Time for a flu shot? Maybe. Maybe not.

flu shot photo

I’ve been driving past a sign at my local pharmacy advertising flu shots. It’s been there since August.  But flu season doesn’t start until October.  Is it time for me to get jabbed?  Maybe, but maybe not.

The Centers for Disease Control recommends that everyone 6 months and older should get a flu shot every year, and get it by the end of October.  The CDC says getting vaccinated later is OK, but keep in mind that it takes about 2 weeks for the vaccine to become fully effective, so you might not be fully protected if you get your shot late and the flu season begins very early.

Should older folks wait longer?

Some doctors are suggesting that people aged 65 and older might be better off waiting a little longer to get a flu shot – until sometime between Halloween and Thanksgiving.  That’s because they believe that the flu vaccine may not last as long in older folks as it does in youngsters.  They point to a study from a few years ago that found a decline in vaccine effectiveness late in flu season for people 65 years and older.

Some new choices this season

The CDC says you have several choices of flu vaccines for this season:

Note that this year a nasal vaccine is NOT recommended.  That’s because the nasal vaccine wasn’t as effective as a flu shot during the last 2 flu seasons.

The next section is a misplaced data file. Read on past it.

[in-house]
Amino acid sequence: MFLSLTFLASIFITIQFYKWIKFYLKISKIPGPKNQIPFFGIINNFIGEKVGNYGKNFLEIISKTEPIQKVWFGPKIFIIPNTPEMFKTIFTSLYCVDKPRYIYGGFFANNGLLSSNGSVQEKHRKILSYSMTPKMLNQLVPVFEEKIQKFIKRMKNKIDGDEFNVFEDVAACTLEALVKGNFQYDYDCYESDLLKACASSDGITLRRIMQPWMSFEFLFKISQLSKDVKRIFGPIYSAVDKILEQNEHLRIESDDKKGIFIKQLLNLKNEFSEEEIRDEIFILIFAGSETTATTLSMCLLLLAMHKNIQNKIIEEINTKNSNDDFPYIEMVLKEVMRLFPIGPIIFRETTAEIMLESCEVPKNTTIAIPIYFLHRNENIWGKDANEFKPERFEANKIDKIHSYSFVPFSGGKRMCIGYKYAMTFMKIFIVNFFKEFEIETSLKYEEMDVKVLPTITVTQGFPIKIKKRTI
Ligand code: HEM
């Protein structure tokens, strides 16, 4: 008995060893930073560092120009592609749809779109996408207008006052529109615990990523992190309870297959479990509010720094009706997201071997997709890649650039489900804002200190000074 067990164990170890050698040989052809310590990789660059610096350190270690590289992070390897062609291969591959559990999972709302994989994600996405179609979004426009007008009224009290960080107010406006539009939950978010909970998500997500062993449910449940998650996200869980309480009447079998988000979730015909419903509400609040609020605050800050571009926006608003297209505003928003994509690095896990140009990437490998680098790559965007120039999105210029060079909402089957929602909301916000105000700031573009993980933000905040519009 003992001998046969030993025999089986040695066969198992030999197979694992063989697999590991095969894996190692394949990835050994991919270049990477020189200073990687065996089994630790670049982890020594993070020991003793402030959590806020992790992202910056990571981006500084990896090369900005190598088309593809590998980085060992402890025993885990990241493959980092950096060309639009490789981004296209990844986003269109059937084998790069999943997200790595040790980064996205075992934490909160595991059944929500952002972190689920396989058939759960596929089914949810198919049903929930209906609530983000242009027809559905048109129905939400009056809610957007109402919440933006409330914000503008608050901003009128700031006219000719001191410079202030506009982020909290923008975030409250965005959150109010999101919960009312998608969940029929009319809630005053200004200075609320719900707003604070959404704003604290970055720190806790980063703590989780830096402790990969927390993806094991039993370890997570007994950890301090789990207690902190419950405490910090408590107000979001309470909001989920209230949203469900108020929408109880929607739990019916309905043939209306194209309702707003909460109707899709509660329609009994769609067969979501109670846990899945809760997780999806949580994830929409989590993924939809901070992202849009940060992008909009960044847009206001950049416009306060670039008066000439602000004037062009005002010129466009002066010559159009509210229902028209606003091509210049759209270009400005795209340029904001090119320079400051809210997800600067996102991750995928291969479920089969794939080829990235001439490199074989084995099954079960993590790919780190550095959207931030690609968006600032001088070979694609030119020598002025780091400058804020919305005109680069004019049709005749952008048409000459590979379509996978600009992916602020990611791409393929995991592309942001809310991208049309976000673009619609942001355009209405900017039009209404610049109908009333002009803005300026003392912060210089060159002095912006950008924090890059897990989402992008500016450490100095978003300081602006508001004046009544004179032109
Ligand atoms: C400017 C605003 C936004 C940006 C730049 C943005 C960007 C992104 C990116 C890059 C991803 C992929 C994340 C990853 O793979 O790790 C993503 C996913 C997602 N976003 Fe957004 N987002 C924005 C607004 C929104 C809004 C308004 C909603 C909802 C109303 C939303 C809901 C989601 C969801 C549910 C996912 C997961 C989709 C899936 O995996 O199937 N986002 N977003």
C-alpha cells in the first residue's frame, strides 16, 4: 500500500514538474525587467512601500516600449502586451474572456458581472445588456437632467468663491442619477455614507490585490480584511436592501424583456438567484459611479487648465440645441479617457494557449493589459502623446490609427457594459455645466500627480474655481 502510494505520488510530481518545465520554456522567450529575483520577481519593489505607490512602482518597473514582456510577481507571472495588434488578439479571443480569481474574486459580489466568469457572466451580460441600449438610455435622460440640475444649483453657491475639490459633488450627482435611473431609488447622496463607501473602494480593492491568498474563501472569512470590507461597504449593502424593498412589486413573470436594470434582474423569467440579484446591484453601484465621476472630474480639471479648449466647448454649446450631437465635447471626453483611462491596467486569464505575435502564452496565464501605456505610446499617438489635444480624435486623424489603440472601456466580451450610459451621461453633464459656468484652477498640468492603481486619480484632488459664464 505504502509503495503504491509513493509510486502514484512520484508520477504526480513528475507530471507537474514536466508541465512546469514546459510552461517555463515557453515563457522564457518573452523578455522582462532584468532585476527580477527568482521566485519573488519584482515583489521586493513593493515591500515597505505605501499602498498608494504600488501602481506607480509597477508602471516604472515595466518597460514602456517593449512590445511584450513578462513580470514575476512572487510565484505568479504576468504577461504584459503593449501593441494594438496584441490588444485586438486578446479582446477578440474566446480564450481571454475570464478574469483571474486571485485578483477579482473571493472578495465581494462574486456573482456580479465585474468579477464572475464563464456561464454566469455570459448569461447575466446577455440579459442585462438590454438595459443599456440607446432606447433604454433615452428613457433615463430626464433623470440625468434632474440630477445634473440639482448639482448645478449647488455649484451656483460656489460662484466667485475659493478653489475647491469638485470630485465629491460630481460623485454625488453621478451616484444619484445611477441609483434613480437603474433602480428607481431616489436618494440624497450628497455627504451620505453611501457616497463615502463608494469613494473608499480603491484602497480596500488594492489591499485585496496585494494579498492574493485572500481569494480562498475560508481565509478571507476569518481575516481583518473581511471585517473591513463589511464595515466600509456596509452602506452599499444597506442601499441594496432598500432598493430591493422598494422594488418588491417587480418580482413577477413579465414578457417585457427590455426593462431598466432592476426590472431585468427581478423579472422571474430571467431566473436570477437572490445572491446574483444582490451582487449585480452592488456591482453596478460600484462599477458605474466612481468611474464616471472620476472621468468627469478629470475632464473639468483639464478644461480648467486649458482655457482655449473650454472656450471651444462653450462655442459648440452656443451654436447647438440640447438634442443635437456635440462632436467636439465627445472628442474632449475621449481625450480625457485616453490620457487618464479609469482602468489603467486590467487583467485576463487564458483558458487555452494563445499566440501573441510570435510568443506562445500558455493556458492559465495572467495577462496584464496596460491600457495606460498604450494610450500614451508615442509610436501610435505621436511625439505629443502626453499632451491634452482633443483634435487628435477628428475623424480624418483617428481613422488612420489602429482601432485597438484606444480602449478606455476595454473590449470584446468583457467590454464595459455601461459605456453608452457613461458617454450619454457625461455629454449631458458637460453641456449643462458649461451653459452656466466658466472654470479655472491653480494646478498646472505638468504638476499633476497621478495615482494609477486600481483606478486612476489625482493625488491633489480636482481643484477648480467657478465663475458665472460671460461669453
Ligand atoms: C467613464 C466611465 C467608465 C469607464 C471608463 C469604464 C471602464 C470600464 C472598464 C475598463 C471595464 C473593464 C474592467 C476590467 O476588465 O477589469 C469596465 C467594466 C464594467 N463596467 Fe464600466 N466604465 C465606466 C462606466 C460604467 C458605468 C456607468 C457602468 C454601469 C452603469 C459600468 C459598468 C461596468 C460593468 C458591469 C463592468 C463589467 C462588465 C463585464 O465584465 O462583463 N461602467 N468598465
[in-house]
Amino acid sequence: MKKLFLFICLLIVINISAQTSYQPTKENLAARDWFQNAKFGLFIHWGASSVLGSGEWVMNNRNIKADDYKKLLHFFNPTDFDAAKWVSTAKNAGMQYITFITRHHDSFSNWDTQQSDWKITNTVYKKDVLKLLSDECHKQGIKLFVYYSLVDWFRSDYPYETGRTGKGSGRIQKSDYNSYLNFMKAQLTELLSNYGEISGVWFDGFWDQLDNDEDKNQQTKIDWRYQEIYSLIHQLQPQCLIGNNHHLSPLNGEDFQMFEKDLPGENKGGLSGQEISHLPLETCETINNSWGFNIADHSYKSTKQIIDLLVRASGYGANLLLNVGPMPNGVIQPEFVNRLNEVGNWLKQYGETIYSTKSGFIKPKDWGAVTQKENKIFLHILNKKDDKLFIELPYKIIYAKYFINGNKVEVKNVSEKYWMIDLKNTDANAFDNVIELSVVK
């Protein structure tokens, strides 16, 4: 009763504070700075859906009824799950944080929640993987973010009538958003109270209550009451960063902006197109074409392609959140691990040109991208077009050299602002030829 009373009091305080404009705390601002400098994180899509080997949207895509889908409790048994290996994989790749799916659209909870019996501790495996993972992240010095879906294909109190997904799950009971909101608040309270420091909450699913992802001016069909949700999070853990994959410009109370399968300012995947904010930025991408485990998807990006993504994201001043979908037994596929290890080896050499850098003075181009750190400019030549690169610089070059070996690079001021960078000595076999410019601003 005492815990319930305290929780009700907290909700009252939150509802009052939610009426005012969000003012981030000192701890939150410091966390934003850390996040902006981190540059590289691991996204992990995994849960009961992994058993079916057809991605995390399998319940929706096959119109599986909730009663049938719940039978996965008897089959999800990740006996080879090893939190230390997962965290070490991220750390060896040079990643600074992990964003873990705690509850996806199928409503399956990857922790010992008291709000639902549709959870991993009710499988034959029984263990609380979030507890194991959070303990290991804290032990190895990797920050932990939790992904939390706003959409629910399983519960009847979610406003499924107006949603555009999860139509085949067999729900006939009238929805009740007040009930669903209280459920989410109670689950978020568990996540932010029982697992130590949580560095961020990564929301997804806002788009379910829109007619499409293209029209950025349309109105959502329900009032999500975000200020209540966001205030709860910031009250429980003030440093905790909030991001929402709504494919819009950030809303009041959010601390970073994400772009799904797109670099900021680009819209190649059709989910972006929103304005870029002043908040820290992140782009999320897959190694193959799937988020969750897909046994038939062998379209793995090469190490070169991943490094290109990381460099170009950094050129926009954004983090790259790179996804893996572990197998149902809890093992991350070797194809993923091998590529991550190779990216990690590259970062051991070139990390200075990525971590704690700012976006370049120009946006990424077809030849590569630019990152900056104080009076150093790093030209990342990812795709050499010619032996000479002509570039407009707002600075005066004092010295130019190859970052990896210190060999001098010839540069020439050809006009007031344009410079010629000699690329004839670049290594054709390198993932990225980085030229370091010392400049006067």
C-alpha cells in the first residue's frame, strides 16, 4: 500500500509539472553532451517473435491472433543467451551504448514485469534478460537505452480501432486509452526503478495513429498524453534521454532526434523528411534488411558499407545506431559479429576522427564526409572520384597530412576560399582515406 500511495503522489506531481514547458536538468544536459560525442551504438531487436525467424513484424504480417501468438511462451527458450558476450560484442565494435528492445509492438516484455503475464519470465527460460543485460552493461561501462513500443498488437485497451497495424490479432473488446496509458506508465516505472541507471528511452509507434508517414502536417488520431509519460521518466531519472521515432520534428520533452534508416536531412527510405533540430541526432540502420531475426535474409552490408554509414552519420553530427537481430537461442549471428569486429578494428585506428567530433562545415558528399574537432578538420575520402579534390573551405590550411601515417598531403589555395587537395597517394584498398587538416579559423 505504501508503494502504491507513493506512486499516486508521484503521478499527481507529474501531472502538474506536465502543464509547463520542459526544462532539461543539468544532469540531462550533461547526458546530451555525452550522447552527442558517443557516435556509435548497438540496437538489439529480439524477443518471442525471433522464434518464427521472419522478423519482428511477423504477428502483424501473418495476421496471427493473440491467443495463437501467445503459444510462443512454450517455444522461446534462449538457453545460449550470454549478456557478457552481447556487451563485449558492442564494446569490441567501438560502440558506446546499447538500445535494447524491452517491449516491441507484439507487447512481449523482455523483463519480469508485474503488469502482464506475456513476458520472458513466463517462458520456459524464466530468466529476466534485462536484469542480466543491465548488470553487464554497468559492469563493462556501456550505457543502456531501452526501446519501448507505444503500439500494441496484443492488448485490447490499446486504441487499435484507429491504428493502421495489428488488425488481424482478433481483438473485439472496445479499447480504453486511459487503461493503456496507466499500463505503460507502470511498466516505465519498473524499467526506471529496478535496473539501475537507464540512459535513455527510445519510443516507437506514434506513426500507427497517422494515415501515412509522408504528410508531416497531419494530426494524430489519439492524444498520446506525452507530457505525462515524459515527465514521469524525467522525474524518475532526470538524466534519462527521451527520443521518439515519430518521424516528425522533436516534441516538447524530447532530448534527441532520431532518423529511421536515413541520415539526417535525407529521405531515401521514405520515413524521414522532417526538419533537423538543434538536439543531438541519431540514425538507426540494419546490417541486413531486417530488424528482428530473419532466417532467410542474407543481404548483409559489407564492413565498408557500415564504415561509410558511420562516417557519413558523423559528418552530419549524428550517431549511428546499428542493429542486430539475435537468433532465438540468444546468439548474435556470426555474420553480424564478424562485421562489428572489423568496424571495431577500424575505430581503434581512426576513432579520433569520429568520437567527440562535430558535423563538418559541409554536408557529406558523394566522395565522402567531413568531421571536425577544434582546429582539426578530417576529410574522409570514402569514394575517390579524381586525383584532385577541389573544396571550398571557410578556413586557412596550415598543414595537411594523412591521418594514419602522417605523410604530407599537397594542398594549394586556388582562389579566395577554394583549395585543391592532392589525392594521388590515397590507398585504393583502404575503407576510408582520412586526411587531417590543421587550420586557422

Flu peaks over the winter

The flu season generally peaks between December and March but it may begin as early as October and may run as late as May.  So, what about that advertising that saw back in August?  In an interview on NPR, an immunologist at the University of Connecticut Center on Aging said that making the vaccine available that early is simply “a marketing scheme.”



About the Author

Ed Tobias
Ed Tobias brings more than four decades of reporting and news management experience to his work at Rx411. Tobias managed news coverage for Associated Press Radio for over twenty years. This included coverage of the 9/11 attacks, the Iraq War, Hurricane Katrina, the death of Princess Diana, the Challenger and Columbia shuttle disasters and national election primaries, conventions and campaigns. He was part of the team that built AP’s on-line video operation. Prior to joining AP, Tobias was News Director at all-news WTOP in Washington, D.C.